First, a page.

15.82 ± 0.92
4.27 ± 0.35
0.65 ± 0.06
3.85 ± 0.78
8.06 ± 0.47
5.12 ± 0.48
2.83 ± 0.47
2.19 ± 0.17
6.02 ± 0.34
0.29 ± 0.13
3.63 ± 0.54
1.64 ± 0.17
0.07 ± 0.00
0.38 ± 0.02
0.23 ± 0.01
0.15 ± 0.05
4.48 ± 0.63
0.43 ± 0.05
12.32 ± 1.76
13.14 ± 0.67
0.43 ± 0.04
13.34 ± 0.90
9.30 ± 1.02
1.88 ± 0.15
0.42 ± 0.05
28.07 ± 0.56
4.92 ± 0.48
2.31 ± 0.15
5.74 ± 0.48
1.00 ± 0.06
1.02 ± 0.08
0.11 ± 0.01
0.19 ± 0.01
0.08 ± 0.00
*Values represent Mean ± SE.
Hungary
4d(m) n = 6
Hungary
8d(f) n = 6
0.09 ± 0.01 0.27 ± 0.02 0.10 ± 0.09
0.60 ± 0.11 0.21 ± 0.01 0.68 ± 0.21
0.39 ± 0.05 0.14 ± 0.01 0.35 ± 0.29
0.23 ± 0.17 0.16 ± 0.02 0.48 ± 0.04
11.05 ± 2.32 3.40 ± 0.37 17.55 ± 0.35
0.54 ± 0.07 0.13 ± 0.01 0.53 ± 0.21
6.57 ± 1.04 11.31 ± 0.40 8.68 ± 2.07
10.20 ± 0.78 8.86 ± 0.47 14.46 ± 1.23
0.91 ± 0.16 0.26 ± 0.02 0.64 ± 0.14
3.56 ± 0.31 14.87 ± 0.89 3.13 ± 0.50
16.91 ± 1.14 8.07 ± 0.58 18.61 ± 0.68
4.15 ± 0.42 2.11 ± 0.13 2.51 ± 0.09
1.12 ± 0.34 0.36 ± 0.03 0.57 ± 0.11
11.63 ± 2.88 35.76 ± 0.69 4.81 ± 0.79
8.76 ± 0.77 3.86 ± 0.31 9.85 ± 0.31
4.44 ± 0.46 1.96 ± 0.12 2.56 ± 0.27
3.82 ± 0.82 5.67 ± 0.47 1.41 ± 0.57
2.05 ± 0.23 0.49 ± 0.02 2.04 ± 0.03
5.02 ± 0.69 0.94 ± 0.11 3.93 ± 0.18
2.54 ± 0.43 0.88 ± 0.11 1.51 ± 0.13
2.48 ± 0.49 0.13 ± 0.02 2.83 ± 0.06
2.95 ± 0.53 0.17 ± 0.03 2.81 ± 0.04
Hungary
8d(m) n = 5
Gnv/rls
f n = 15
0.31 ± 0.09 0.46 ± 0.08
0.20 ± 0.02 0.42 ± 0.03
0.16 ± 0.02 0.84 ± 0.33
0.19 ± 0.05 0.14 ± 0.04
3.72 ± 0.41 3.17 ± 0.44
0.27 ± 0.03 1.53 ± 0.56
14.84 ± 2.78 2.36 ± 0.31
11.54 ± 0.71 11.93 ± 0.85
0.32 ± 0.06 2.07 ± 0.62
14.86 ± 1.48 5.11 ± 0.48
7.91 ± 0.48 14.74 ± 0.81
1.60 ± 0.12 7.66 ± 0.53
0.33 ± 0.02 3.01 ± 0.75
30.22 ± 2.25 17.12 ± 1.89
4.96 ± 0.28 5.68 ± 0.33
1.56 ± 0.05 7.29 ± 0.83
4.70 ± 0.98 7.61 ± 0.83
0.65 ± 0.08 1.65 ± 0.14
0.71 ± 0.06 4.04 ± 0.86
0.71 ± 0.12 1.15 ± 0.22
0.13 ± 0.01 1.61 ± 0.39
0.10 ± 0.03 0.40 ± 0.07
Gnv/rls
m n = 15
Pensacola
fn=6
Pensacola
mn=5
Chile
fn=5
0.70 ± 0.08
0.40 ± 0.04
0.85 ± 0.20
0.21 ± 0.07
2.49 ± 0.22
1.06 ± 0.20
2.58 ± 0.51
9.37 ± 0.74
1.96 ± 0.23
6.88 ± 0.74
15.36 ± 0.99
5.26 ± 0.32
3.47 ± 0.51
21.27 ± 1.82
5.06 ± 0.23
8.28 ± 1.11
8.43 ± 0.83
1.31 ± 0.09
2.30 ± 0.33
0.95 ± 0.16
1.59 ± 0.14
0.22 ± 0.06
0.17 ± 0.05
0.36 ± 0.09
0.75 ± 0.10
0.02 ± 0.01
2.13 ± 0.26
3.30 ± 0.57
0.22 ± 0.08
21.48 ± 1.18
2.79 ± 0.36
0.01 ± 0.00
25.74 ± 2.16
5.77 ± 0.58
2.58 ± 0.28
0.16 ± 0.04
14.53 ± 0.48
6.50 ± 0.92
0.24 ± 0.06
2.62 ± 0.16
4.98 ± 0.66
0.06 ± 0.01
2.55 ± 0.32
3.04 ± 0.46
0.32 ± 0.05
0.58 ± 0.07
1.08 ± 0.13
0.17 ± 0.06
2.81 ± 0.36
4.56 ± 0.62
0.26 ± 0.05
19.96 ± 1.47
2.87 ± 0.21
0.01 ± 0.00
24.91 ± 1.61
8.14 ± 0.73
2.35 ± 0.16
0.41 ± 0.07
14.49 ± 0.73
6.68 ± 0.49
0.44 ± 0.06
2.76 ± 0.21
4.30 ± 0.33
0.25 ± 0.08
1.89 ± 0.18
0.76 ± 0.42
0.08 ± 0.00
0.72 ± 0.13
0.20 ± 0.03
0.15 ± 0.07
16.79 ± 2.56
0.41 ± 0.02
4.92 ± 0.79
15.65 ± 0.50
0.68 ± 0.04
2.89 ± 0.40
18.79 ± 1.36
1.10 ± 0.14
0.69 ± 0.05
2.51 ± 0.35
13.87 ± 0.78
1.14 ± 0.14
1.41 ± 0.10
7.17 ± 0.85
2.77 ± 0.16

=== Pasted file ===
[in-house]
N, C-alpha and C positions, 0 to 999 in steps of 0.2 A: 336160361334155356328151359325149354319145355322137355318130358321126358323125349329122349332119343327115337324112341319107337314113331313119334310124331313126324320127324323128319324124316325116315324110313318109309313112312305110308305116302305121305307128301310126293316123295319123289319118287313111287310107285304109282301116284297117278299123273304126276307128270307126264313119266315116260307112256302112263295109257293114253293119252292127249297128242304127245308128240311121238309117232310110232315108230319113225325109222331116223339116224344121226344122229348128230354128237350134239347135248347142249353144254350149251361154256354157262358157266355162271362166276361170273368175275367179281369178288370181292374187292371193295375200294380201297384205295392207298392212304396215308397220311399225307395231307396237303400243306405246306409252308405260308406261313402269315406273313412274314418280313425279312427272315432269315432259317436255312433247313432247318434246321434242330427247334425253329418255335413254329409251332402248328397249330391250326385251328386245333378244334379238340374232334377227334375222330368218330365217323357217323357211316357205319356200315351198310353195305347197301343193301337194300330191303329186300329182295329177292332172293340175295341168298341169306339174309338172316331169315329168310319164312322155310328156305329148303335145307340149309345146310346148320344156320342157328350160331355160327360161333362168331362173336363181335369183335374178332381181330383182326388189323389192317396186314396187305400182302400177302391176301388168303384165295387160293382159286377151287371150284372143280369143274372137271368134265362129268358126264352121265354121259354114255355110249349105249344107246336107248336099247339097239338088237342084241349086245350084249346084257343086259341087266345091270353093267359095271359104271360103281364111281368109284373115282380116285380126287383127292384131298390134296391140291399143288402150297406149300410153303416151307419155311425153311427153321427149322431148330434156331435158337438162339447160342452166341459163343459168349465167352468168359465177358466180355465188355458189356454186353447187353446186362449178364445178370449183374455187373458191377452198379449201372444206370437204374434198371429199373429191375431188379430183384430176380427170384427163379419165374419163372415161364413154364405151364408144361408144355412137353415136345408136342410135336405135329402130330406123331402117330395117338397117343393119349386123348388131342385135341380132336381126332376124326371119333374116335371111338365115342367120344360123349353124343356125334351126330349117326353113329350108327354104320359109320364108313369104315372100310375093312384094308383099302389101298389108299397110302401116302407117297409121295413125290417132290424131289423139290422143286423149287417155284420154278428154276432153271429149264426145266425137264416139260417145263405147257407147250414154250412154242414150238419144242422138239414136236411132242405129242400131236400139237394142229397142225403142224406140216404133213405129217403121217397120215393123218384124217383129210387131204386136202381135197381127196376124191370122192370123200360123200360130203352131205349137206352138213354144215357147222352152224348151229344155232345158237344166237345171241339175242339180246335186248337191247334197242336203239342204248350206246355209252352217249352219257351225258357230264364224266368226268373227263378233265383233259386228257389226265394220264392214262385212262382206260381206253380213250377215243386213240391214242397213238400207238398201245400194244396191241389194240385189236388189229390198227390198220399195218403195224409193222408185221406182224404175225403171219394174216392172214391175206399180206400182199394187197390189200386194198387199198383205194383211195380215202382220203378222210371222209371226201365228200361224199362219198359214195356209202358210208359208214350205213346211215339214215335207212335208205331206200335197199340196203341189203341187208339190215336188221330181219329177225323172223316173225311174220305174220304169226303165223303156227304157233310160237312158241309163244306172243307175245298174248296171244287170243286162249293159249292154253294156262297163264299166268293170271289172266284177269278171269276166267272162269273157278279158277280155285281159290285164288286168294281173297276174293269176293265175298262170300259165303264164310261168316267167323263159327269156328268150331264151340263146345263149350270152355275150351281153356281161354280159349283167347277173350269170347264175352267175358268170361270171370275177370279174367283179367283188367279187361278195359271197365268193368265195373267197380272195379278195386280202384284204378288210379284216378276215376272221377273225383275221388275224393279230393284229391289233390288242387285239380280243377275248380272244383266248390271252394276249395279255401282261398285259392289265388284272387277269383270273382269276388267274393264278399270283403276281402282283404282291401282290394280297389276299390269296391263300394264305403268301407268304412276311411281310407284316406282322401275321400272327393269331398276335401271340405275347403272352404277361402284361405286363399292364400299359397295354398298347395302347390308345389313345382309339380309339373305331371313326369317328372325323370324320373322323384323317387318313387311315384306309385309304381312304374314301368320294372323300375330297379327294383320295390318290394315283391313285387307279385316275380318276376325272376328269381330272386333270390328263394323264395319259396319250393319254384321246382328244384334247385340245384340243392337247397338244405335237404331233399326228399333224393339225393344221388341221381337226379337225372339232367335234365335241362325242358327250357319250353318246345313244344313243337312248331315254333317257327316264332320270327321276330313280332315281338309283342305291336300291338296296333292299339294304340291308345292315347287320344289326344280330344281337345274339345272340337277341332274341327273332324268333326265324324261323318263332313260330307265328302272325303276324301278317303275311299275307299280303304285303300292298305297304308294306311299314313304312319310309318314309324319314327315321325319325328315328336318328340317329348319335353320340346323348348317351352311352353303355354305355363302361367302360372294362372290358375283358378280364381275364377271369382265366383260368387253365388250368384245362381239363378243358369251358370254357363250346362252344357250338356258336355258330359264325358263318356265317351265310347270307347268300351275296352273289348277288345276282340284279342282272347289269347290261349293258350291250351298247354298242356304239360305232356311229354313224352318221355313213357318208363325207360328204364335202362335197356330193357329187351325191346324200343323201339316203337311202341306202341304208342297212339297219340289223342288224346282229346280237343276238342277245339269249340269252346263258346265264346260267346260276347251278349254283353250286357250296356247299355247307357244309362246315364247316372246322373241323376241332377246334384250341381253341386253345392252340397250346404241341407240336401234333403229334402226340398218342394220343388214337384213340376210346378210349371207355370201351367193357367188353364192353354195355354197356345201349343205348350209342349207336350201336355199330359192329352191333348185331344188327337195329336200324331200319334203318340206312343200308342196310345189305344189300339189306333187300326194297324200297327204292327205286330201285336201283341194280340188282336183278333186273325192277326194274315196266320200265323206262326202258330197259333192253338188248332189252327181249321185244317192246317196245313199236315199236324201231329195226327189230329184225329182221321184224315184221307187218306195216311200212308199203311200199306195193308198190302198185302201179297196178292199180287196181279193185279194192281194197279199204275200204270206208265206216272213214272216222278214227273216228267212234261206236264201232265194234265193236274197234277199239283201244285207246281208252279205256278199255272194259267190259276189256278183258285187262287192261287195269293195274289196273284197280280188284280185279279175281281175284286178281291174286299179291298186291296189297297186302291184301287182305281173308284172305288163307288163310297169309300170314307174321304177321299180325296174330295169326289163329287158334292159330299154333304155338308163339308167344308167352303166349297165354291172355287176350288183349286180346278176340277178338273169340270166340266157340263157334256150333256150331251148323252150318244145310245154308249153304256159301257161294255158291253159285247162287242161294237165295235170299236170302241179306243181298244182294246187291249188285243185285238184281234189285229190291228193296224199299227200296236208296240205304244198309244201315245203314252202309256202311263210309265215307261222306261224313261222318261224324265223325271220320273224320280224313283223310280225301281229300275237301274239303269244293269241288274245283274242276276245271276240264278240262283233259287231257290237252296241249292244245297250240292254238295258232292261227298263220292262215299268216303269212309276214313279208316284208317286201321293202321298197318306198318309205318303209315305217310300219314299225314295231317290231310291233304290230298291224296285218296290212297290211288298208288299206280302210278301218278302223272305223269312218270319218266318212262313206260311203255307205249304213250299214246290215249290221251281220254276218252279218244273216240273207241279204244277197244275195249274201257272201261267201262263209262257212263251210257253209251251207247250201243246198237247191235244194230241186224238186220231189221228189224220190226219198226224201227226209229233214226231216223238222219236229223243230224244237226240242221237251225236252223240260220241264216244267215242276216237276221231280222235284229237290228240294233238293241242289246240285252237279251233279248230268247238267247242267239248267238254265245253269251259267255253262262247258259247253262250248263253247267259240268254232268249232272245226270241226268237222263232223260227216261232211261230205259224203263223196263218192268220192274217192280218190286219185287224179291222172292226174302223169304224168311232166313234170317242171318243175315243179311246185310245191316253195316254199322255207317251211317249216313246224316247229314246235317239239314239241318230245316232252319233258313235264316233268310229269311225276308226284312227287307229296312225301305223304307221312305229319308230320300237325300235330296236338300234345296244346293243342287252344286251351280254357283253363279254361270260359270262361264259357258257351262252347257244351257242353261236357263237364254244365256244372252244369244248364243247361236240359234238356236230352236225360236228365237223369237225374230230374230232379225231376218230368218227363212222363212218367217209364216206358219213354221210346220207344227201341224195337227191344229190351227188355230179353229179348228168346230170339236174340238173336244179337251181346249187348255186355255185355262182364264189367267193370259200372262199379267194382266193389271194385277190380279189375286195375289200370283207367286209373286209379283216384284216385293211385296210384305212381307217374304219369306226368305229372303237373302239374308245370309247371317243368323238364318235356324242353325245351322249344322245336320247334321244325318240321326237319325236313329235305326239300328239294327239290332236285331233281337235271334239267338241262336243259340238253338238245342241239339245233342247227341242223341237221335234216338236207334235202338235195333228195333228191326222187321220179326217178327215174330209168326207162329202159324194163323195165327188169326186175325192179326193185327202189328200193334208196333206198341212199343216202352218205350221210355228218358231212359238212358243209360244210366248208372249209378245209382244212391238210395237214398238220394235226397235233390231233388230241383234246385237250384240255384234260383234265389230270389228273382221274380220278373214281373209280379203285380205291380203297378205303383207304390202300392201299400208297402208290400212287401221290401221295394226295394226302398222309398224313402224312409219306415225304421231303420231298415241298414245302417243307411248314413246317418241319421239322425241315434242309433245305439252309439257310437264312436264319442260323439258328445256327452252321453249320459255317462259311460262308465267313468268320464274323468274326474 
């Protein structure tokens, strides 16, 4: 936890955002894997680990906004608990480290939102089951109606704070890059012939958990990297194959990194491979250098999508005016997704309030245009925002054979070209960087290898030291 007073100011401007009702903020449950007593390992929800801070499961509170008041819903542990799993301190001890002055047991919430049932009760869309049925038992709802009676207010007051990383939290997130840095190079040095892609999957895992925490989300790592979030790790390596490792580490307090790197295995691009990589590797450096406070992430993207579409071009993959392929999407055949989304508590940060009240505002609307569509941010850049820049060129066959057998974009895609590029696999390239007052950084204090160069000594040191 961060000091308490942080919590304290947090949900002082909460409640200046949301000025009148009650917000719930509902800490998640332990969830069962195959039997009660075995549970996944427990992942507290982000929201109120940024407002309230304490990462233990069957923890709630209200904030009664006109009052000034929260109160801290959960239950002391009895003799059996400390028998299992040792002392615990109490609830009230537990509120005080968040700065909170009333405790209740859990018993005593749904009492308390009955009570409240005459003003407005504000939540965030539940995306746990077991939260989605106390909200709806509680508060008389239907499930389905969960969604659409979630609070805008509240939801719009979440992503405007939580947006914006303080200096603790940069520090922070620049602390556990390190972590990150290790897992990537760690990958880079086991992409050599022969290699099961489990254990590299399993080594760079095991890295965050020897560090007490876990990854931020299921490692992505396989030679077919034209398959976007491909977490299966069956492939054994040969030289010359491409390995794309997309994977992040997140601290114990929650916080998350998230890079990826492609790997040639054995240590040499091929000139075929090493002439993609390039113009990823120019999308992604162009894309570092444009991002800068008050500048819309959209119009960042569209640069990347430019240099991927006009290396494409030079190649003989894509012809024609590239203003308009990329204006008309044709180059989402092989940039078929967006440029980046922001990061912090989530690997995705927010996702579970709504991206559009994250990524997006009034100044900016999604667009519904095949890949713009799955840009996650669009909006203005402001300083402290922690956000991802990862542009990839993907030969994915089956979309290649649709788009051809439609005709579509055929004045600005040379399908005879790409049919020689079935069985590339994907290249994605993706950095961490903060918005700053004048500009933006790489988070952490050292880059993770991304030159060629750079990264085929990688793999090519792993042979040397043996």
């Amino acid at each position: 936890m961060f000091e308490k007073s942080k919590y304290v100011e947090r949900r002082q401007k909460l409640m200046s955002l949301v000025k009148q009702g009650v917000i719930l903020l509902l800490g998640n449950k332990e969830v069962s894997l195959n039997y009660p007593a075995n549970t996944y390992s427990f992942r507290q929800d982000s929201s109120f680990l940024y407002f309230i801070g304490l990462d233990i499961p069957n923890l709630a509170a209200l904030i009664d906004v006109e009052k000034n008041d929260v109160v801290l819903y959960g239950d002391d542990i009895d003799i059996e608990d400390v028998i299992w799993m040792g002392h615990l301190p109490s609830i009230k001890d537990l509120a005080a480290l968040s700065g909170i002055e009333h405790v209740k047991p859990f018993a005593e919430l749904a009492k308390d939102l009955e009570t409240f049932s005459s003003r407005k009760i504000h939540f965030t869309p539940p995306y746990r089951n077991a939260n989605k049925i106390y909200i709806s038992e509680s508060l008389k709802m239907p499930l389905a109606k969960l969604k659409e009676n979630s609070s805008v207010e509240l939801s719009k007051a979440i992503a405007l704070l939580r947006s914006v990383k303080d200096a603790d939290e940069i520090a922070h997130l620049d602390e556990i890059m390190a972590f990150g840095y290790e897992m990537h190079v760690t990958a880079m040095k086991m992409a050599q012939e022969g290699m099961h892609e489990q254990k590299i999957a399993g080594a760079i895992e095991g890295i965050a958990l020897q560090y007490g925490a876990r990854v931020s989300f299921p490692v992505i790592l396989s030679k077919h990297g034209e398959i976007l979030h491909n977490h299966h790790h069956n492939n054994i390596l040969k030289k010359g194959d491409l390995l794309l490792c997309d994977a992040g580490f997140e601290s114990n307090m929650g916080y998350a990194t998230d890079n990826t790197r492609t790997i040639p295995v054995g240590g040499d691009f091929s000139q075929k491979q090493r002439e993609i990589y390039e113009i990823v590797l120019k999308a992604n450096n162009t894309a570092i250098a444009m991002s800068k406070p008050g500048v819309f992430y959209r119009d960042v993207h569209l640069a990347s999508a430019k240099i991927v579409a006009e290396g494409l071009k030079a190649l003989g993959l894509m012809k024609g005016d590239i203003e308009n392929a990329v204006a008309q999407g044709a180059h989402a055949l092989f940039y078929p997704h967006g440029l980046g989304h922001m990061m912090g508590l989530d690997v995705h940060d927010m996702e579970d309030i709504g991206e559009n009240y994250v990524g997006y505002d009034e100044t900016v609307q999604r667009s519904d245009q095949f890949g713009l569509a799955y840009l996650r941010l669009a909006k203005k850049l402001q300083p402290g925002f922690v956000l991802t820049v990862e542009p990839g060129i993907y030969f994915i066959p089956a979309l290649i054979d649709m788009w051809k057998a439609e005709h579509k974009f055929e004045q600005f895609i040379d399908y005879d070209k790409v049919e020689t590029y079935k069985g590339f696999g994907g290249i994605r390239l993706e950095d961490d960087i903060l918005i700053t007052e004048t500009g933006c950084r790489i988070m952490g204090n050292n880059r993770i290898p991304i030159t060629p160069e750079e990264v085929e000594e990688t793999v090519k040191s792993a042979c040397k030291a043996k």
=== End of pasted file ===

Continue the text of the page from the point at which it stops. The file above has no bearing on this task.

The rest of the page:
1.55 ± 0.17
3.16 ± 0.21
2.33 ± 0.30
Chile
mn=5
0.14 ± 0.05
0.42 ± 0.03
0.12 ± 0.01
0.13 ± 0.01
5.78 ± 0.21
0.28 ± 0.02
13.33 ± 1.62
16.81 ± 1.81
0.33 ± 0.03
12.13 ± 0.72
10.63 ± 1.10
1.37 ± 0.05
0.51 ± 0.05
16.56 ± 1.56
8.31 ± 0.68
1.50 ± 0.05
3.86 ± 0.36
2.35 ± 0.19
1.68 ± 0.06
1.44 ± 0.13
1.65 ± 0.10
0.66 ± 0.15
Distinctive Hydrocarbons of the Black Dump Fly
KI
171
172
Carlson et al.
TABLE 3. Percentage Composition (± SE) of Hydrocarbons From H. aenescens: Zephyrhills, Denmark*
KI
2000
2100
2200
2270
2300
2400
2470
2500
2600
2670
2700
2735
2800
2870
2900
2935
3070
3100
3135
3270
3335
3470
Zephyr
4d(f) n = 2
Zephyr
4d(m) n = 5
Zephyr
8d(f) n = 2
0.88 ± 0.04
2.13 ± 0.10
1.34 ± 0.04
0.49 ± 0.21
14.93 ± 1.39
1.13 ± 0.13
2.10 ± 0.27
11.03 ± 5.35
0.92 ± 0.14
4.63 ± 0.96
13.70 ± 0.52
5.42 ± 0.78
0.39 ± 0.08
12.72 ± 2.46
5.80 ± 0.64
6.00 ± 0.55
4.81 ± 1.05
1.11 ± 0.18
4.91 ± 0.24
2.11 ± 0.22
1.83 ± 0.11
1.63 ± 0.60
0.37 ± 0.10
0.95 ± 0.18
0.93 ± 0.22
0.27 ± 0.08
3.99 ± 0.20
0.97 ± 0.13
12.90 ± 1.75
13.76 ± 0.84
0.84 ± 0.10
10.76 ± 0.95
8.28 ± 0.69
2.28 ± 0.07
0.29 ± 0.04
27.45 ± 1.10
3.29 ± 0.14
2.73 ± 0.34
6.72 ± 1.00
0.50 ± 0.04
1.22 ± 0.21
0.97 ± 0.17
0.32 ± 0.05
0.19 ± 0.03
0.39 ± 0.08
1.37 ± 0.30
1.32 ± 0.34
0.30 ± 0.02
16.61 ± 5.01
1.29 ± 0.20
1.12 ± 0.02
7.66 ± 3.44
1.23 ± 0.17
1.67 ± 0.80
20.60 ± 3.60
6.13 ± 2.80
0.50 ± 0.41
4.58 ± 0.81
13.63 ± 0.81
6.32 ± 1.81
1.98 ± 0.21
2.36 ± 0.34
5.34 ± 0.07
1.75 ± 0.13
2.45 ± 0.06
1.38 ± 0.44
Zephyr
8d(m) n = 5
Denmark
5d(f) n = 6
Denmark
5d(m) n = 6
Denmark
8d(f) n = 6
Denmark
8d(m) n = 6
0.56 ± 0.09
0.01 ± 0.01
1.25 ± 0.21
0.57 ± 0.06
1.32 ± 0.29
0.28 ± 0.02
0.26 ± 0.04
0.37 ± 0.04
4.77 ± 0.35
7.47 ± 0.61
1.16 ± 0.21
0.51 ± 0.05
11.60 ± 2.07
7.35 ± 0.77
12.99 ± 1.23 11.42 ± 0.44
0.77 ± 0.14
0.82 ± 0.07
11.90 ± 0.50 7.36 ± 0.49
7.02 ± 0.68 15.01 ± 0.82
1.36 ± 0.09
5.19 ± 0.36
0.40 ± 0.11
1.03 ± 0.24
28.26 ± 0.79 15.90 ± 1.27
4.33 ± 0.31
5.68 ± 0.63
2.06 ± 0.27
4.85 ± 0.22
6.50 ± 0.57
4.18 ± 0.24
0.82 ± 0.03
1.32 ± 0.30
1.22 ± 0.18
3.81 ± 0.30
0.99 ± 0.13
2.19 ± 0.19
0.37 ± 0.06
1.64 ± 0.22
0.09 ± 0.04
3.05 ± 0.21
0.01 ± 0.01
0.30 ± 0.01
0.21 ± 0.02
0.26 ± 0.02
2.65 ± 0.23
0.48 ± 0.06
10.60 ± 1.05
10.03 ± 0.18
0.82 ± 0.11
14.57 ± 1.04
12.10 ± 0.88
2.57 ± 0.14
0.75 ± 0.09
28.69 ± 0.62
4.37 ± 0.57
2.15 ± 0.16
5.26 ± 0.26
0.58 ± 0.09